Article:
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Anal carcinoma

  • Michael G. Haddock
  • James A. MartensonJr
Part of the Cancer Treatment and Research book series (CTAR, volume 98)

Abstract

Although carcinoma of the anal canal is a relatively rare malignancy, there have been a number of important advances in research and clinical studies pertaining to this malignancy over the course of the past decade. Epidemiological studies have revealed a marked increase in anal cancer in some populations, and these studies, along with advances in molecular biology, have provided clues to the mechanism of anal carcinogenesis. A major revolution in treatment approach has occurred, leading to the adoption of sphincter-saving treatment as initial treatment for the majority of patients with anal cancer. Although radiation therapy has been used as a standard primary treatment approach in Europe for many years [1,2], prior to the 1980s the treatment of choice in most of North America was abdominoperineal resection [3], With the publication of results from several institutions documenting the effectiveness of primary radiation therapy with and without chemotherapy, nonsurgical approaches have become standard therapy for the majority of patients with anal cancer. Although the effectiveness of sphincter-sparing treatment is well established, relatively few prospective trials have been performed to clearly define the optimum treatment regimen. Information regarding natural history and patterns of tumor spread obtained from retrospective reports have played an important role in the development of therapeutic recommendations. Important questions remain to be answered regarding the most effective and least toxic radiotherapy and chemotherapy regimens. The results from recently completed and ongoing randomized clinical trials will be key in further defining effective and tolerable treatment regimens.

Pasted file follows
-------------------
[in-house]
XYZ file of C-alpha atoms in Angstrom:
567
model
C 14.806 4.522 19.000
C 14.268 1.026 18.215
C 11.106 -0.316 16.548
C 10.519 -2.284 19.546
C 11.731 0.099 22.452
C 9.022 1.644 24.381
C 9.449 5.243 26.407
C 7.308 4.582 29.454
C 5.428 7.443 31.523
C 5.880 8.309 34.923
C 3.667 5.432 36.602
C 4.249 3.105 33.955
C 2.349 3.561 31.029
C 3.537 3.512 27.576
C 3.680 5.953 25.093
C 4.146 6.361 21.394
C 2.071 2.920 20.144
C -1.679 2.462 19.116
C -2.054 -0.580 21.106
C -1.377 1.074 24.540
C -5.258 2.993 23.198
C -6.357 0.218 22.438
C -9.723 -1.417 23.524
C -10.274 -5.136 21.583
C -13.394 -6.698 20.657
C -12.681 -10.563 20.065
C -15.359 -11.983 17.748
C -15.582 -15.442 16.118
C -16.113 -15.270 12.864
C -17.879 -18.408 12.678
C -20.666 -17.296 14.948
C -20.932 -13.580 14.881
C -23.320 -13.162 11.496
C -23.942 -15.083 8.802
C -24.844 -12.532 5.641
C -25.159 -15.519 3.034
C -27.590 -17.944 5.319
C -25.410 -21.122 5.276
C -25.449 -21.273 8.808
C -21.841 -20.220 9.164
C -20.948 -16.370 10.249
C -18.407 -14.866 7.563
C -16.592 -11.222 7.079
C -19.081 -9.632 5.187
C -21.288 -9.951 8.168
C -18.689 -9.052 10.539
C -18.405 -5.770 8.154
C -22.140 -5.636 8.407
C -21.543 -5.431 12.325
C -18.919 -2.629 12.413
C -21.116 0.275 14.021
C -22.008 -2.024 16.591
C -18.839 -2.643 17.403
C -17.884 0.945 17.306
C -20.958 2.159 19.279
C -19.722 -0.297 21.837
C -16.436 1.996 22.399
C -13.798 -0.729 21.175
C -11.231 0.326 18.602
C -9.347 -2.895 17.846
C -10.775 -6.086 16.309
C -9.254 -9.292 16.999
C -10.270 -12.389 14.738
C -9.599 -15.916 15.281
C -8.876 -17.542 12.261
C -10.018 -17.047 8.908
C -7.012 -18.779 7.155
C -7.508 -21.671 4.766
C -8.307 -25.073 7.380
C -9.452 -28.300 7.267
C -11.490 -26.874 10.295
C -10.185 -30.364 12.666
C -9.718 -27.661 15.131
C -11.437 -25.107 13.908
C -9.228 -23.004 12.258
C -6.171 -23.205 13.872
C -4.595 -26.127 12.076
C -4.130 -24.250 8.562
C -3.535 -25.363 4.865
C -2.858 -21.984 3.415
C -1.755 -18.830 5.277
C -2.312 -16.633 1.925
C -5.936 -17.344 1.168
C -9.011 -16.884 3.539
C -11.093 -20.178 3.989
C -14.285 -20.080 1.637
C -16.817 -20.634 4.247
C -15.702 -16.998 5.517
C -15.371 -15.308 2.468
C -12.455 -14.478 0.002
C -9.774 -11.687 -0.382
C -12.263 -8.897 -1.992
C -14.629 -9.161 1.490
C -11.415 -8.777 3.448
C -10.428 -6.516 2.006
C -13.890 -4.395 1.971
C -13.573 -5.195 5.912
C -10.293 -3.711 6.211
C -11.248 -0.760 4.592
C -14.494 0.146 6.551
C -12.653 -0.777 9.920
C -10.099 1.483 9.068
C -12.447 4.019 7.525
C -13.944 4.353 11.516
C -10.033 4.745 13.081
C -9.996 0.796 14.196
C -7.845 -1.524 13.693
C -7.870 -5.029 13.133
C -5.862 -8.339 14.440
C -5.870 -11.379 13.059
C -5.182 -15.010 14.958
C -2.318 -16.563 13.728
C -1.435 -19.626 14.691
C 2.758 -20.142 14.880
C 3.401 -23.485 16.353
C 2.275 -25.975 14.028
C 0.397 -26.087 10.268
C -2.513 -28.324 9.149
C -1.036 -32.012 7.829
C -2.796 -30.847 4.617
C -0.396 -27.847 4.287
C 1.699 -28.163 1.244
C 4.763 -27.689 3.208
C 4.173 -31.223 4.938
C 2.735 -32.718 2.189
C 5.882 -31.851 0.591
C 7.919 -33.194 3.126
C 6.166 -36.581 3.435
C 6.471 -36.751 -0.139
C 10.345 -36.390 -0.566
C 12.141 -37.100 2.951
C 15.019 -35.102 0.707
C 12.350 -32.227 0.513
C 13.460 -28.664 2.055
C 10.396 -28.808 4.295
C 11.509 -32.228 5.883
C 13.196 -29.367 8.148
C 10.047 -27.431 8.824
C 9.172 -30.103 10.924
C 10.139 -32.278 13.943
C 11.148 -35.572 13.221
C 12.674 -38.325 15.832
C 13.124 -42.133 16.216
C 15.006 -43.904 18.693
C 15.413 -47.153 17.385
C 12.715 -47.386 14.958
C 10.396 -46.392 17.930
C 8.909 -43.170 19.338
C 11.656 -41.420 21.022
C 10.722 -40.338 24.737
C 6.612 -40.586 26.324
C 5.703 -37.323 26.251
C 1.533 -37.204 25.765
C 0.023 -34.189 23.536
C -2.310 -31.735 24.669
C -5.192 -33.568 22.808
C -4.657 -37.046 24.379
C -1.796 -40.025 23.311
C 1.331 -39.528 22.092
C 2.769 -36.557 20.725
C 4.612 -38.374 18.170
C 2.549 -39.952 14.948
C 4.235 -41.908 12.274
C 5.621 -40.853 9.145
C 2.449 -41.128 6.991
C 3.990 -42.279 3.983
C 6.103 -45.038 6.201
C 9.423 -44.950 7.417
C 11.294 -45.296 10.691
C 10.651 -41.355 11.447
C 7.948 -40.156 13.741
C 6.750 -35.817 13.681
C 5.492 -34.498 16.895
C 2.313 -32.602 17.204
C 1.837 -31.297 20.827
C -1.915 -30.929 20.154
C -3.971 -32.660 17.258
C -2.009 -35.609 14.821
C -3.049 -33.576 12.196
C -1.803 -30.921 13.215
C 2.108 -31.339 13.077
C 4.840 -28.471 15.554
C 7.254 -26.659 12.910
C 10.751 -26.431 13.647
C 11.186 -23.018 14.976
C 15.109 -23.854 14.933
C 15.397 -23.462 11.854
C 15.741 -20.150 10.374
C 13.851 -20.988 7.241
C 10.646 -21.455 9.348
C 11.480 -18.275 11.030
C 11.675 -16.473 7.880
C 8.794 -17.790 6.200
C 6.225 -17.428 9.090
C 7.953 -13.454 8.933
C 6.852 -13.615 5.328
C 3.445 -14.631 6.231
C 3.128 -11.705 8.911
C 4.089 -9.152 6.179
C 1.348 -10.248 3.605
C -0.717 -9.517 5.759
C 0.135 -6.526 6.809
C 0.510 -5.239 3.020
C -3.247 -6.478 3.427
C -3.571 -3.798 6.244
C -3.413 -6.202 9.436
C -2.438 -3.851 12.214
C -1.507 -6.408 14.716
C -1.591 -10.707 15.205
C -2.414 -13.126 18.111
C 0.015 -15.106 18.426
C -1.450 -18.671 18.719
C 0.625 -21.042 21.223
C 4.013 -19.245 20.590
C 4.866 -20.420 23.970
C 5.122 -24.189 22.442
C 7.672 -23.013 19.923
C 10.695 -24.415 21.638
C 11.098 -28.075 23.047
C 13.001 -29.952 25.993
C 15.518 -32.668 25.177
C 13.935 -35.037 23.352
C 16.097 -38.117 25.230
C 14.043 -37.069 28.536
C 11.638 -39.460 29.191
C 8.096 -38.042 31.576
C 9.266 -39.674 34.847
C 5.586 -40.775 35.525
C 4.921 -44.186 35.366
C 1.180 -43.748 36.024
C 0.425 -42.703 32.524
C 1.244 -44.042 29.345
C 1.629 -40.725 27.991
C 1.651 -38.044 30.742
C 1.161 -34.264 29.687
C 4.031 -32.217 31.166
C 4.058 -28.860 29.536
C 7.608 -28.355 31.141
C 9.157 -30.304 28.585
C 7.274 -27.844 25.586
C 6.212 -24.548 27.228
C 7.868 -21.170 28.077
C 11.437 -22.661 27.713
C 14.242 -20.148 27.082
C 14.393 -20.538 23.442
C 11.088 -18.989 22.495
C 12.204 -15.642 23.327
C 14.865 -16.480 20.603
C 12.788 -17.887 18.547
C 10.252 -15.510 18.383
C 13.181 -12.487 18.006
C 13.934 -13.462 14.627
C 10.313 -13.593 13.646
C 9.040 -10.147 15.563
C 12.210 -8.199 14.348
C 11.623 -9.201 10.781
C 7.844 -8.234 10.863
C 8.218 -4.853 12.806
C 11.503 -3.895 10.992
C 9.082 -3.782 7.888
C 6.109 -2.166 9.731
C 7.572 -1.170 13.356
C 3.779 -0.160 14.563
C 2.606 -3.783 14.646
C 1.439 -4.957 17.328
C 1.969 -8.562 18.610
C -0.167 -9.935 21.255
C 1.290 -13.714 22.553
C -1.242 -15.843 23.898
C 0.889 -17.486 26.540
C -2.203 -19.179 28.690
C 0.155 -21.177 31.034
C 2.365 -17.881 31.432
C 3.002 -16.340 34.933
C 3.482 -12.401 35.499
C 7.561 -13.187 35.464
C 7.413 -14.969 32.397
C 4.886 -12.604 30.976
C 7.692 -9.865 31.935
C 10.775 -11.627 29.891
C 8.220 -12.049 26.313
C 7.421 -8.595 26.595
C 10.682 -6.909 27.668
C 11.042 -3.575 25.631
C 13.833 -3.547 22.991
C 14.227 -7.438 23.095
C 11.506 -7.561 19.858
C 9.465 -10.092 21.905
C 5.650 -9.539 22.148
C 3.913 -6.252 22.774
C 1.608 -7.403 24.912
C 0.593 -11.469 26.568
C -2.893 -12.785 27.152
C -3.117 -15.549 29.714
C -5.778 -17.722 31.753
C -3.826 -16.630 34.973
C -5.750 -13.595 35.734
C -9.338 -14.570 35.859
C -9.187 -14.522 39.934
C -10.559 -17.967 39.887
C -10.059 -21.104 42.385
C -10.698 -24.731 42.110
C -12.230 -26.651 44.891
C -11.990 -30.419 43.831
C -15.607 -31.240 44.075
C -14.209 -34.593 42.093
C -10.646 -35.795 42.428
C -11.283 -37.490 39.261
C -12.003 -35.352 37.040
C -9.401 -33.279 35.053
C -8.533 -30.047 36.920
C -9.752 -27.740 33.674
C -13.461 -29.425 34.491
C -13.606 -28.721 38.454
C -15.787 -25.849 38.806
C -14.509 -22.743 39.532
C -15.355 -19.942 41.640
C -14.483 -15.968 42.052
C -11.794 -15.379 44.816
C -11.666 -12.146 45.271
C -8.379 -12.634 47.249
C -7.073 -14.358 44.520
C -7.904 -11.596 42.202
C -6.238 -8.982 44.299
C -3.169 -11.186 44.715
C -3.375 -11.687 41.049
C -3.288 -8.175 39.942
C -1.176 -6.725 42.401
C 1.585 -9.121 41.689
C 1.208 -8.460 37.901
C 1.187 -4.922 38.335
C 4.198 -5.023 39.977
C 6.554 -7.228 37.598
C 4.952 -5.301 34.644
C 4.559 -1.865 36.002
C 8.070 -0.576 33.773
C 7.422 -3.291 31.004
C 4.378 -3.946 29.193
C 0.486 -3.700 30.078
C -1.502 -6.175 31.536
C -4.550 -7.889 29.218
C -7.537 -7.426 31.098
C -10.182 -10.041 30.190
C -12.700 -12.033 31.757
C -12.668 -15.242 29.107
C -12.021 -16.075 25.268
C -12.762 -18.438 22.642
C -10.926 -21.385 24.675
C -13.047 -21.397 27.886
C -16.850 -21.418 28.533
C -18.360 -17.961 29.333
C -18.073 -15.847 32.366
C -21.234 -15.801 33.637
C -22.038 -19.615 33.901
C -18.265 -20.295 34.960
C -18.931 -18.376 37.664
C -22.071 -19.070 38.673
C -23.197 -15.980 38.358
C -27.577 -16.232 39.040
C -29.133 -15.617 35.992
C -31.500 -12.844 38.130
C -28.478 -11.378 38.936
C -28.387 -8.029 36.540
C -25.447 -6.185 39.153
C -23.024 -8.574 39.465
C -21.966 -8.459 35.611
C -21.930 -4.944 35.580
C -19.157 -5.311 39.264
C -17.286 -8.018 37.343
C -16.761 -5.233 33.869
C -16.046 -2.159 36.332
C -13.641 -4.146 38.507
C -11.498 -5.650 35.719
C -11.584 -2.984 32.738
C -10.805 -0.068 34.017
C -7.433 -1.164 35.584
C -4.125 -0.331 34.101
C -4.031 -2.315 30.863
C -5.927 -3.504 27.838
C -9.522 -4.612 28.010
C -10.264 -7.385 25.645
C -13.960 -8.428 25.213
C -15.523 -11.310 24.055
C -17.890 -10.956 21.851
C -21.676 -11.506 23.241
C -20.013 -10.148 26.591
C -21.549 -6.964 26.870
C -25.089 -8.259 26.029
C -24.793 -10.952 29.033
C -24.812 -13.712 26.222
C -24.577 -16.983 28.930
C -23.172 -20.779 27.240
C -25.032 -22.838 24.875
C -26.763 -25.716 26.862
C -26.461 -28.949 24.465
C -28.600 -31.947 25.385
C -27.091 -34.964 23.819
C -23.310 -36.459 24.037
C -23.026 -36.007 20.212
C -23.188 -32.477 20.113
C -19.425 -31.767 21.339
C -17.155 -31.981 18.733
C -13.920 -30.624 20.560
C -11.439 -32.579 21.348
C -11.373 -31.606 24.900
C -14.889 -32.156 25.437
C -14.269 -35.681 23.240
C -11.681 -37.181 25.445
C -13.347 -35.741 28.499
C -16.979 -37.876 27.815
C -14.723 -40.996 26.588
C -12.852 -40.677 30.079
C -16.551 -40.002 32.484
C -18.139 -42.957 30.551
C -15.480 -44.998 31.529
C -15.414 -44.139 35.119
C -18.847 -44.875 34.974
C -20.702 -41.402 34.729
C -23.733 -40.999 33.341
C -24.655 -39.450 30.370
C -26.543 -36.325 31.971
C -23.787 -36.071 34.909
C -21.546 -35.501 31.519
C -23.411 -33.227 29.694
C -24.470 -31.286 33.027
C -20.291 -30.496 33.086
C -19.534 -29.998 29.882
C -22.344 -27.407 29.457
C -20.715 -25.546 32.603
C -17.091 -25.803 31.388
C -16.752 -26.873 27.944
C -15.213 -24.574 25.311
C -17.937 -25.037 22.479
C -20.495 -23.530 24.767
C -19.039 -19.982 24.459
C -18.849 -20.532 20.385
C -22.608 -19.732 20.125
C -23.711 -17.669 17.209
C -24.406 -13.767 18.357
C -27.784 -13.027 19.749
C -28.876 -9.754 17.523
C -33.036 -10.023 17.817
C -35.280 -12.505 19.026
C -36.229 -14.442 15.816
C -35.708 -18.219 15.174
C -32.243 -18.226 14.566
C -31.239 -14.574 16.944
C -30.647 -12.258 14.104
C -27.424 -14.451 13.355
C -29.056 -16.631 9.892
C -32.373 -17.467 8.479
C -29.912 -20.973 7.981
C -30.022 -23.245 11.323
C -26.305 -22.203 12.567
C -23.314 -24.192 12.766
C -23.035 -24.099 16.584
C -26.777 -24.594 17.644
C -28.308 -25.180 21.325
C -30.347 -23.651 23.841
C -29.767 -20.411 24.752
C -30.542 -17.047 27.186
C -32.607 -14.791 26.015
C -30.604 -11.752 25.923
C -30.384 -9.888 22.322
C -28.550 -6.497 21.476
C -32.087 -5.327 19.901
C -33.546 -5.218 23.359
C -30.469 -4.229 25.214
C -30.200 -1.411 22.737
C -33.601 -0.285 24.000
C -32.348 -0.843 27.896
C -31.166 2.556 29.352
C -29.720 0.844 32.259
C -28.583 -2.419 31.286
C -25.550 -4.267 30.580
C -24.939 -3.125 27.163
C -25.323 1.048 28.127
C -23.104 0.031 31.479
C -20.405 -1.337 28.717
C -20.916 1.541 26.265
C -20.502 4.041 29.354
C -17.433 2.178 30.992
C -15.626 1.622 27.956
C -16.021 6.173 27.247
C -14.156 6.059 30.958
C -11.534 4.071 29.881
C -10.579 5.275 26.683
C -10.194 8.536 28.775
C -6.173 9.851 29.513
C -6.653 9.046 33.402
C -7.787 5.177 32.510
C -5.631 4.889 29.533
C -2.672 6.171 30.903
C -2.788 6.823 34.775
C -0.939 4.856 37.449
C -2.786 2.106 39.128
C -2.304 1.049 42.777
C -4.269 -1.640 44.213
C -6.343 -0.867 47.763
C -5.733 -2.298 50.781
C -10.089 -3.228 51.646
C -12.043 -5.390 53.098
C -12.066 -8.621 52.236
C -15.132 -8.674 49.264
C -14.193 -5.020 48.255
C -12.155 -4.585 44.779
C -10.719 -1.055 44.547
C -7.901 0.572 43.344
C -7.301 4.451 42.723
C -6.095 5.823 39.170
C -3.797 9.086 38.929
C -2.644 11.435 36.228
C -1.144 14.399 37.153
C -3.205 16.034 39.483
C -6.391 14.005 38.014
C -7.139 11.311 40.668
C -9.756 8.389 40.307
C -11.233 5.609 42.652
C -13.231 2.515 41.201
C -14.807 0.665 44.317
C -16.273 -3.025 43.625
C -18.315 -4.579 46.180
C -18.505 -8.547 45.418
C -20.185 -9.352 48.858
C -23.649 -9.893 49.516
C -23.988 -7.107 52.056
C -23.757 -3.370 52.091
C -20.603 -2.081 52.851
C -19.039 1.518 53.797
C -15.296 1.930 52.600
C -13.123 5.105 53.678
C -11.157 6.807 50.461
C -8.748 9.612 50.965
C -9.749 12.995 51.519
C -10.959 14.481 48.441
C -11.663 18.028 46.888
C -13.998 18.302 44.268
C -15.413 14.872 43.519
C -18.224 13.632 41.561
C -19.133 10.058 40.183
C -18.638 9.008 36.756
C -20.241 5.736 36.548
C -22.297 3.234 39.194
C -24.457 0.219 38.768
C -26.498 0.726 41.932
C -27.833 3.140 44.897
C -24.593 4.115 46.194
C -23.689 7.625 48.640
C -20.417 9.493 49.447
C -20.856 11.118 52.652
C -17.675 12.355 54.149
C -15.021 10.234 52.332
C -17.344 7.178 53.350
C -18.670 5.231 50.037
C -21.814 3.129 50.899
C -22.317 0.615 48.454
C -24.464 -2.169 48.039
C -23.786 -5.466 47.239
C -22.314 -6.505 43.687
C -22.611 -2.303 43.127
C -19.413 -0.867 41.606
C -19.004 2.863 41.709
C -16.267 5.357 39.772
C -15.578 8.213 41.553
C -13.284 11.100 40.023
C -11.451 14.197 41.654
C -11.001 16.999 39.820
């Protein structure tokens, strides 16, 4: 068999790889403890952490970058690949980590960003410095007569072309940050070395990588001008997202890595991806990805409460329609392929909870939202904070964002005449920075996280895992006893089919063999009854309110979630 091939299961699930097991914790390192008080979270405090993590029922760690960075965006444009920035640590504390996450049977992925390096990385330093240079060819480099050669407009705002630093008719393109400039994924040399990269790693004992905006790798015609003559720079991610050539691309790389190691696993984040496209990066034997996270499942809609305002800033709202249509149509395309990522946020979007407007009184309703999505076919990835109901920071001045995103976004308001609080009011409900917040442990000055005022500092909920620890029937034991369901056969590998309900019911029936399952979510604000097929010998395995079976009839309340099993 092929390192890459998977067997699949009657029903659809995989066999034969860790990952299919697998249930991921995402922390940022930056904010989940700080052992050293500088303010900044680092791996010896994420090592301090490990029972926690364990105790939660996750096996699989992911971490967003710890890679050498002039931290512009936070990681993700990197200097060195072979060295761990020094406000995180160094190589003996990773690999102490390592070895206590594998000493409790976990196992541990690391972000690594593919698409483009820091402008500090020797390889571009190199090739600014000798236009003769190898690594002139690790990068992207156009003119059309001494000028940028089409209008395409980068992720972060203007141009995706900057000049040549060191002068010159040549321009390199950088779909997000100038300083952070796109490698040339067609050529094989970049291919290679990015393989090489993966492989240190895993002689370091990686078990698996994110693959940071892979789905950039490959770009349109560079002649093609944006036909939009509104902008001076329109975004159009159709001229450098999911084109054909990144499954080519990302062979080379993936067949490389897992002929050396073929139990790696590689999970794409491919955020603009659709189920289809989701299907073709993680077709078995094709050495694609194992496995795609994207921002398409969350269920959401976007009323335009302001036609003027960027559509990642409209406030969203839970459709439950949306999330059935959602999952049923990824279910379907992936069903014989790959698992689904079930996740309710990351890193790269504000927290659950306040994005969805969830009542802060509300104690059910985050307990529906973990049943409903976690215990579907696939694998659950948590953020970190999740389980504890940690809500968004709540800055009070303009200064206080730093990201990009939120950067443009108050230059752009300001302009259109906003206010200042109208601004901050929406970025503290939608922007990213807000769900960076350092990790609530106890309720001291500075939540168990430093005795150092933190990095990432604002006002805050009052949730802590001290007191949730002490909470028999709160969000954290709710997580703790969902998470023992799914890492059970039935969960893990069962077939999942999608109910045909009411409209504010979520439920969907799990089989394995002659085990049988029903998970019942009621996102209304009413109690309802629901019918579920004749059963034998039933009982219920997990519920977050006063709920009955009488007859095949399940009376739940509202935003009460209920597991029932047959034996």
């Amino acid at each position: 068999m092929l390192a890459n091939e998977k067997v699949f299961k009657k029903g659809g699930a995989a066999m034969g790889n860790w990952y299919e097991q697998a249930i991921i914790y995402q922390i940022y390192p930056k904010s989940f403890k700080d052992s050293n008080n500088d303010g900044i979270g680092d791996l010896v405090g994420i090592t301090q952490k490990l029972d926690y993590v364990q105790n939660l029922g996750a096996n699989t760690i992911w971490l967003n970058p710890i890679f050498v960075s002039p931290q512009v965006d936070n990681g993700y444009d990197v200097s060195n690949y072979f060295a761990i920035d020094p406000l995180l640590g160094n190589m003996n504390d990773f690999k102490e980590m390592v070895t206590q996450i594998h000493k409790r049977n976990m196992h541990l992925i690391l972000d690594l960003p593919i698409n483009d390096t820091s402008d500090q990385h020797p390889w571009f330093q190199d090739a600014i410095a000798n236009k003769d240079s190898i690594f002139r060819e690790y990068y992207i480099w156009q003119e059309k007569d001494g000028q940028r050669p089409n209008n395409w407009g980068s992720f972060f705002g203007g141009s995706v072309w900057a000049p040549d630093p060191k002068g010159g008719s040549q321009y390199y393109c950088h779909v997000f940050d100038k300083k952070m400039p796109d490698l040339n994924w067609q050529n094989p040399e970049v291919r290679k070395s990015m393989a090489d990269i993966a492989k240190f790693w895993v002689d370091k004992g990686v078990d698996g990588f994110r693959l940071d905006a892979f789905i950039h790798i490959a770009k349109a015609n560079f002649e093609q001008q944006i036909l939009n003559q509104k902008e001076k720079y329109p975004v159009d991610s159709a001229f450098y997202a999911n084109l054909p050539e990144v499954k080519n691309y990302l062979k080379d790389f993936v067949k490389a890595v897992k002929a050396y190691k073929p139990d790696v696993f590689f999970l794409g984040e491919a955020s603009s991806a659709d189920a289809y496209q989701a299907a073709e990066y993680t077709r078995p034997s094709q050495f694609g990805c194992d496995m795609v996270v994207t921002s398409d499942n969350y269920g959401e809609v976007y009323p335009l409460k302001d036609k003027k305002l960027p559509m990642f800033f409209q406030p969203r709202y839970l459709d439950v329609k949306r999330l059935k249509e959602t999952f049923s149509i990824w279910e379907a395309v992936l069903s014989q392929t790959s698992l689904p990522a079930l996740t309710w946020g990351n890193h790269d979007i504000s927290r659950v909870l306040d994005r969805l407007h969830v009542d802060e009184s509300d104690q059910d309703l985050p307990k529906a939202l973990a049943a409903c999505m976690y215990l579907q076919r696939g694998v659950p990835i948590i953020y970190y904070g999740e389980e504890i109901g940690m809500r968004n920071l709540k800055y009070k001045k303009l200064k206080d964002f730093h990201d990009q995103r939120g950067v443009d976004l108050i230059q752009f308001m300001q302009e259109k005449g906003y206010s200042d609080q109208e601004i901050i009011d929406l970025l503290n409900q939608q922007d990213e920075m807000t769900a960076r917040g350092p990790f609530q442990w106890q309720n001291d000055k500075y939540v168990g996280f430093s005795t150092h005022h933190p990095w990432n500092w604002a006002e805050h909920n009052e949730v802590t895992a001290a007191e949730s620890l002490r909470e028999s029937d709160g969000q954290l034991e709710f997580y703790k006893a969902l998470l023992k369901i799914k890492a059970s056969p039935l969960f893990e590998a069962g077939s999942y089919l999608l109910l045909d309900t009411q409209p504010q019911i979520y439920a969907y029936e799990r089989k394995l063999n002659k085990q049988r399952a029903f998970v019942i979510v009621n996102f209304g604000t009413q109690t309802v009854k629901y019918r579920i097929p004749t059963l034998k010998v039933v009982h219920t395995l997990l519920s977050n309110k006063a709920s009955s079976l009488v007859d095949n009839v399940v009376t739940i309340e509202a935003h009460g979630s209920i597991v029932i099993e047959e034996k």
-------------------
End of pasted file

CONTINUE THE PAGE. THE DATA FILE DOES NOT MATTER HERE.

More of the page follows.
Keywords

Anal Canal Abdominoperineal Resection Anal Cancer Human Papilloma Virus Infection Combine Modality Therapy 
These keywords were added by machine and not by the authors. This process is experimental and the keywords may be updated as the learning algorithm improves.

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© Springer Science+Business Media New York 1998

Authors and Affiliations

  • Michael G. Haddock
  • James A. MartensonJr

There are no affiliations available

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